In October 2019, Matteo Salvini and Giorgia Meloni, the leader of the right-wing party Brothers of Italy, opened a viral debate about the so-called tortellini dell’accoglienza,” a revisited version of the plate made with chicken instead of pork, in order to respect everyone’s religious beliefs. “They are trying to erase our history and our culture,” Salvini said during a speech in Terni (Umbria), immediately posting a video with his statement on his social media profiles. Another anecdote related to Matteo Salvini’s food blogger career is the fight, which was quickly withdrawn, against Nutella. After months of pictures that showed him intent on eating the famous chocolate cream, during a speech in Ravenna he informed the public that he “changed his mind” about Nutella and was not going to consume it anymore, because he found out that it is made with Turkish nuts. “I’d rather support Italian farmers,” Salvini claimed from the stage. However, the next day he posted on his Twitter account a picture of himself very close to a bunch of Nutella jars. “Grocery shopping for the kids, here you go with the dessert!” the caption read. The fasting was quick.

The show must go on

Even if it is probably the most mentioned in the media, Twitter is not the only social network where Salvini is a virtual celebrity: he is also a champion with Facebook, a key tool of “The Beast” machine and the one where Salvini has the greatest audience, reaching more than 4 million fans on his page. Zuckerberg’s platform is used as a an effective megaphone for his statements, which are reposted thousands and thousands of times and score record engagement rates.

A masterpiece of Matteo Salvini’s communication strategy is the skillful use of Facebook live videos. He streams all of his public speeches, conferences, meetings, and announcements. It was on Facebook that Salvini showed his electors — and the host of journalists taking notes — the motion to dismiss that he received from the Procura di Catania in September 2019, related to the Gregoretti case. The same happened about a year before, with the Diciotti case, when Salvini was sitting in the Viminale office as the appointed Minister of the Interior.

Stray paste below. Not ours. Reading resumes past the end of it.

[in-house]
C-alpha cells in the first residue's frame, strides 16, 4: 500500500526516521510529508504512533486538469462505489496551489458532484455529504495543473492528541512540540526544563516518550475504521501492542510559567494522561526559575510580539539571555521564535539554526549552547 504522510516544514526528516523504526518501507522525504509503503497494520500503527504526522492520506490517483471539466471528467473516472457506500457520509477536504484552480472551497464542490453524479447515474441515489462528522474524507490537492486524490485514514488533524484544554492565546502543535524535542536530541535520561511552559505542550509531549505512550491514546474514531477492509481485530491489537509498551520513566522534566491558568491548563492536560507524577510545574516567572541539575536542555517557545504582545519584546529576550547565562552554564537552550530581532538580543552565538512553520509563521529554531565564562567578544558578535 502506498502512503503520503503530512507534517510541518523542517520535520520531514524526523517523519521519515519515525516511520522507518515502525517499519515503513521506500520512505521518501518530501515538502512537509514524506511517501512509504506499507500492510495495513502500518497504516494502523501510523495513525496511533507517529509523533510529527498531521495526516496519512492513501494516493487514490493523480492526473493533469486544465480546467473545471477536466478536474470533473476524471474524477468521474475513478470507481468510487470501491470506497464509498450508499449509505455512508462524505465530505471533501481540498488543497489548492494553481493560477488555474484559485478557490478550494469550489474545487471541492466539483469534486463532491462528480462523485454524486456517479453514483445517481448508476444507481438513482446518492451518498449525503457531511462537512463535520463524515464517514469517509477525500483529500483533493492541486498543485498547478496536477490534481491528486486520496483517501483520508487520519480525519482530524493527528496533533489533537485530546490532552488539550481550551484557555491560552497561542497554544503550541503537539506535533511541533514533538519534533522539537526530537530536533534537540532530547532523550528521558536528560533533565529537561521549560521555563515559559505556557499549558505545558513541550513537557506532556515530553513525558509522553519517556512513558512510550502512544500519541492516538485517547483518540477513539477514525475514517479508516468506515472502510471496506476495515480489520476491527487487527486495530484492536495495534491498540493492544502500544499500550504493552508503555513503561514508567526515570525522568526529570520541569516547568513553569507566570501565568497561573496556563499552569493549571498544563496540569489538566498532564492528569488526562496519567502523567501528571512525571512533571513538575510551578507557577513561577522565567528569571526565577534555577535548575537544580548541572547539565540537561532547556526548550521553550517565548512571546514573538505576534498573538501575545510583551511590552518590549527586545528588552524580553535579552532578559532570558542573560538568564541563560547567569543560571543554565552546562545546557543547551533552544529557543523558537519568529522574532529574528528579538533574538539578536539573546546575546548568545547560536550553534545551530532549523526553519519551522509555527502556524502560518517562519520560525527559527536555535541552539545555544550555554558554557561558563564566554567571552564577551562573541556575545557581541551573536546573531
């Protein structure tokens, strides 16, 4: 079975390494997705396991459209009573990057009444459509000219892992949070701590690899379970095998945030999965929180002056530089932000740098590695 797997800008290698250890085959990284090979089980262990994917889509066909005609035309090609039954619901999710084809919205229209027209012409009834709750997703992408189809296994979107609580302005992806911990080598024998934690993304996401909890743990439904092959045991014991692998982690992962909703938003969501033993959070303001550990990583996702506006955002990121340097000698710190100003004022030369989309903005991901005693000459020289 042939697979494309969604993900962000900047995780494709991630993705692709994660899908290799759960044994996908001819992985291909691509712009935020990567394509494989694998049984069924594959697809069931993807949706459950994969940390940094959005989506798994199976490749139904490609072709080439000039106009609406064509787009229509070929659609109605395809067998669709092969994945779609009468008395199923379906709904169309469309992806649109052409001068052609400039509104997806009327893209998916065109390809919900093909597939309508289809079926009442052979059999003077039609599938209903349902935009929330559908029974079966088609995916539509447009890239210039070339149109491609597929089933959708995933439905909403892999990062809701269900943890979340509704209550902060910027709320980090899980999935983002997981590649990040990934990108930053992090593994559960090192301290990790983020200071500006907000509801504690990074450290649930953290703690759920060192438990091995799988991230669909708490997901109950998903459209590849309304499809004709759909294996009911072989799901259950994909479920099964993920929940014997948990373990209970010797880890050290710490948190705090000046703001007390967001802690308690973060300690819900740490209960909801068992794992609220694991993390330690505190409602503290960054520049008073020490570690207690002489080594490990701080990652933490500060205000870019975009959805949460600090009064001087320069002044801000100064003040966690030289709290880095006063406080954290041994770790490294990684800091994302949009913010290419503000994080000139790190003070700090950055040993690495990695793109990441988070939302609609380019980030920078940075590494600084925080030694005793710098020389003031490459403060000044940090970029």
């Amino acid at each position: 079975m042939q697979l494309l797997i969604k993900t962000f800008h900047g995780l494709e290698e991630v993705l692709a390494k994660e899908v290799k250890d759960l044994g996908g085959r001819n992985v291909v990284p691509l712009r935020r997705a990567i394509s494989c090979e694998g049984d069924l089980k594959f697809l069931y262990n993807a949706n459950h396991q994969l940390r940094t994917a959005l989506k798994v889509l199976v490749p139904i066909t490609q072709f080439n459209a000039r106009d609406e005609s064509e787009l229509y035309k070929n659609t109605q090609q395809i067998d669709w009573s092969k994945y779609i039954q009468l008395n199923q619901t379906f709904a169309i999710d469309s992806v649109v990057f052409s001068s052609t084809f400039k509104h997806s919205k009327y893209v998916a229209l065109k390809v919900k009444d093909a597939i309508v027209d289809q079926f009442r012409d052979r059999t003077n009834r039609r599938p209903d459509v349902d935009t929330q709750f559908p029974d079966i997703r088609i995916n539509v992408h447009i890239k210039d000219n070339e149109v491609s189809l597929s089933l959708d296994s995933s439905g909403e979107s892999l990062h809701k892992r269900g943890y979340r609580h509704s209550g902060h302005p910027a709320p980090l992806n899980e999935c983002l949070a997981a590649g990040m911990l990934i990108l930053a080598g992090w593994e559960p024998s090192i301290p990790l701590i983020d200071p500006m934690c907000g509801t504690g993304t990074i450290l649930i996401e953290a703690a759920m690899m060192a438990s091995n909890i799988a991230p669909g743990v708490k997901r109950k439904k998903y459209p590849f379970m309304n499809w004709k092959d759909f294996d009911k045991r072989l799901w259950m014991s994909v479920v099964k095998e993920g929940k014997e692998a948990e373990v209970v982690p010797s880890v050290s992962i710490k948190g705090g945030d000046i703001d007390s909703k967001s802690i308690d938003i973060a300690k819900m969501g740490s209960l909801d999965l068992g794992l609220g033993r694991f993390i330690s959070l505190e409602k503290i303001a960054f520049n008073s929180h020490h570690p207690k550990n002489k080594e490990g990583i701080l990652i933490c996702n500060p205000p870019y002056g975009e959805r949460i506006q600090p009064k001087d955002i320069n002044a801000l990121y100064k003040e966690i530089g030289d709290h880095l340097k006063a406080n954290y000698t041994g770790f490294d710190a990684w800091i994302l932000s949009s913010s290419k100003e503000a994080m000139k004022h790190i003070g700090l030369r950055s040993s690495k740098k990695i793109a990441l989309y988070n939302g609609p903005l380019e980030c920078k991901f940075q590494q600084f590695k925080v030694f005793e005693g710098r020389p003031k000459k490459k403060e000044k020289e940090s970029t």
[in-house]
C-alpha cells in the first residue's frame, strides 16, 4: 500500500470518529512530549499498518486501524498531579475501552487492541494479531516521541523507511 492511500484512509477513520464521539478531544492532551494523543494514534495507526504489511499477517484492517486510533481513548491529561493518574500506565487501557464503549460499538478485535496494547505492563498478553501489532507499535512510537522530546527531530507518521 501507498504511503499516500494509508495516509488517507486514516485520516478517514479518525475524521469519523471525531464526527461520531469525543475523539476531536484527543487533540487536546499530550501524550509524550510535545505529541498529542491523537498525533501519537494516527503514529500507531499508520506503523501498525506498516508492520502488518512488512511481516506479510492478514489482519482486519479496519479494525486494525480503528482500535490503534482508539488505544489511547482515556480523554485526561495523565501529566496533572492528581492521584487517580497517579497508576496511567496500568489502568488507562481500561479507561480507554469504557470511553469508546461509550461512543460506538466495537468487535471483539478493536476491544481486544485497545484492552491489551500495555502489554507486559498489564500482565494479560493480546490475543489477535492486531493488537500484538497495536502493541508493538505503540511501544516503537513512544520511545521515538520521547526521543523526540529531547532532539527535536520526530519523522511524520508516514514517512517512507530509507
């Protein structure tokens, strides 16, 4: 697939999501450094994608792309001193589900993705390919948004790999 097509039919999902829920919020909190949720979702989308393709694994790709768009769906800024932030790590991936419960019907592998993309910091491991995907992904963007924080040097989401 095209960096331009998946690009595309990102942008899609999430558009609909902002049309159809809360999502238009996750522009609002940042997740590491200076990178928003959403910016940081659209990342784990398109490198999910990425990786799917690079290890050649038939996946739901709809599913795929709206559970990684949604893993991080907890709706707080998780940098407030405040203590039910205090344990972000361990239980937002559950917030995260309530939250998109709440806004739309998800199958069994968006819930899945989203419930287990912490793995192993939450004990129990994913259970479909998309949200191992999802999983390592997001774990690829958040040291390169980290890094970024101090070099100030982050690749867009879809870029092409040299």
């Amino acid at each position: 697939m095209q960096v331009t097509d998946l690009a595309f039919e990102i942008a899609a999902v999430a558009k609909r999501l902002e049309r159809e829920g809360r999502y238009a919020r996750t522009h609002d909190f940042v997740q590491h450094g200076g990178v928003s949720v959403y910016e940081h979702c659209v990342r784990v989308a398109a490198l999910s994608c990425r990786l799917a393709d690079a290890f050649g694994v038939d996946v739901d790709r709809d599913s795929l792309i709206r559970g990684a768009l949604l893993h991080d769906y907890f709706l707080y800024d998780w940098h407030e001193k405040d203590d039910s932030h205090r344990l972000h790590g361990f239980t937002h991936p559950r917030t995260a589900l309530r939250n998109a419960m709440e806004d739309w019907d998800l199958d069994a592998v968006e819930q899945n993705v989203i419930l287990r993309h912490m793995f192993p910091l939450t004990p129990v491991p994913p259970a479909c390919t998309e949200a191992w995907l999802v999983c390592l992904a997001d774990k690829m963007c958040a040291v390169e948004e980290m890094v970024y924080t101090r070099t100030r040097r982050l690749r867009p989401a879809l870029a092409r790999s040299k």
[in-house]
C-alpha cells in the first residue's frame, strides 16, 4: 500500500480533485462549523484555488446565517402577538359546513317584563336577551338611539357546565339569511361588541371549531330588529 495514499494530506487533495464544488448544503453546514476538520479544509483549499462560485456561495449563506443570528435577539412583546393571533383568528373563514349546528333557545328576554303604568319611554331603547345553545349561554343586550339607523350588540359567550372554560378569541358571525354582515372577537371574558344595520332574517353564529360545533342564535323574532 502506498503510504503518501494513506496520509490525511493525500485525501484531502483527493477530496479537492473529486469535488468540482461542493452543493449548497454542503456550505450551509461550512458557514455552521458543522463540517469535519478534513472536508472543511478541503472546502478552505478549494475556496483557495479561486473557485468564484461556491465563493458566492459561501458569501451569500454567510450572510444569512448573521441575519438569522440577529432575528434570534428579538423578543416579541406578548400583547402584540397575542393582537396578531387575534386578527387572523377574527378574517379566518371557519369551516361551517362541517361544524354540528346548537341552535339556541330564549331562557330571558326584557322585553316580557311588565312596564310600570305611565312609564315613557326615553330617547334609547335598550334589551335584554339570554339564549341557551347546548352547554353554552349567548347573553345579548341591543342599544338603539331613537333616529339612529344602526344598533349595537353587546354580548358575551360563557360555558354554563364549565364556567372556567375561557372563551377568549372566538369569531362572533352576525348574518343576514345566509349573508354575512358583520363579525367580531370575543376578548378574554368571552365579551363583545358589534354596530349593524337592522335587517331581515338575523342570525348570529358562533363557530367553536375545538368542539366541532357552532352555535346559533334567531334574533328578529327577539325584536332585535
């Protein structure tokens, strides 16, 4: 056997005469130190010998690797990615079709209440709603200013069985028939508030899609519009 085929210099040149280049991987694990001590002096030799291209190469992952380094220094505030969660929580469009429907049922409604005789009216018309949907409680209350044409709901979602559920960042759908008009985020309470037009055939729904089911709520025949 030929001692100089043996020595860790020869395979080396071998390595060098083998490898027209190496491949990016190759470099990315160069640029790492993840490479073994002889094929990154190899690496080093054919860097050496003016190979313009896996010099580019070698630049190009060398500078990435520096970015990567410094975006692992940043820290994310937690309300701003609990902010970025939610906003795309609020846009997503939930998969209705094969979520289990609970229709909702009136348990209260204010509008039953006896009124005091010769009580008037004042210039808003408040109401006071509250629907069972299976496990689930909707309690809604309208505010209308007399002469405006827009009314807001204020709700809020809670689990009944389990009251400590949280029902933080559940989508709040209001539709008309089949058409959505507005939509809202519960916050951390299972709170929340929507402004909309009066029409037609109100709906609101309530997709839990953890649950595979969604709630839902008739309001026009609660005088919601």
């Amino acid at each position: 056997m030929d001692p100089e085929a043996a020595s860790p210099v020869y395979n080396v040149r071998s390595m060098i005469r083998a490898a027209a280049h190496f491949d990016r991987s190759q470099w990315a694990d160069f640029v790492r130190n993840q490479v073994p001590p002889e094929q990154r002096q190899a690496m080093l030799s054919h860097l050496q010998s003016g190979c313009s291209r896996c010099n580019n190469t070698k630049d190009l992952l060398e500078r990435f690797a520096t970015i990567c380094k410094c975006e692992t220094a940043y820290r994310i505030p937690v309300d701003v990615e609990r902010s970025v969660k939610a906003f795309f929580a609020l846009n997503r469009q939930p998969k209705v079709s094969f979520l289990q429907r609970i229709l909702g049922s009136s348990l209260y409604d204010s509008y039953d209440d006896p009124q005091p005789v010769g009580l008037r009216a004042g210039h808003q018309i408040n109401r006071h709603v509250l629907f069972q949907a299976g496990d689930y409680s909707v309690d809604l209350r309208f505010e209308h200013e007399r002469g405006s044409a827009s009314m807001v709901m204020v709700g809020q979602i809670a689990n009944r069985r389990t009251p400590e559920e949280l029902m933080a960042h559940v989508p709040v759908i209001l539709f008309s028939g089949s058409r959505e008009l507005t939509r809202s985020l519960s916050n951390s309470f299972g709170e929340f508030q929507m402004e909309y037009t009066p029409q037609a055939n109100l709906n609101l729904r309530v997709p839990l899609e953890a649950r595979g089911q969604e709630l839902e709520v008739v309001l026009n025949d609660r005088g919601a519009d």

Lately, at the eleventh hour of the campaign for the regional elections in Emilia Romagna, he went all-in and actually followed an old woman in Bologna who allegedly knew where a Tunisian family of drug dealers lived. Salvini rang their bell and, while live streaming, answered with: “Excuse me, do you deal drugs?” The journalists and the media crew fell silent in front of such a clear violation of every privacy norm, and they all seemed incapable of interrupting such discriminatory behavior on the part of a former minister of the Republic. The video went viral within a few hours, and media outlets were fighting to push it to the top of their websites’ homepages. It was so popular that it even captured the attention of the Tunisian Ambassador in Rome, who defined it as “racist and shameful behavior which undermines the relationships between Italy and Tunisia.”

In the end, interestingly enough, all of his efforts proved to be in vain to win a historically “red” region. Going door-to-door or gobbling as much bolognese ragù as possible was not enough. On January 26, Matteo Salvini — or, actually, the candidate of his coalition Lucia Borgonzoni, but that’s another story — lost the much-awaited elections and failed in the self-imposed mission of “freeing” Emilia-Romagna from the left. Furthermore, a few days later, in an usual moral wince Facebook removed the doorbell video for “incitement to hatred.” It was not a good week for The Beast, but its digital battle to get to the government has just begun.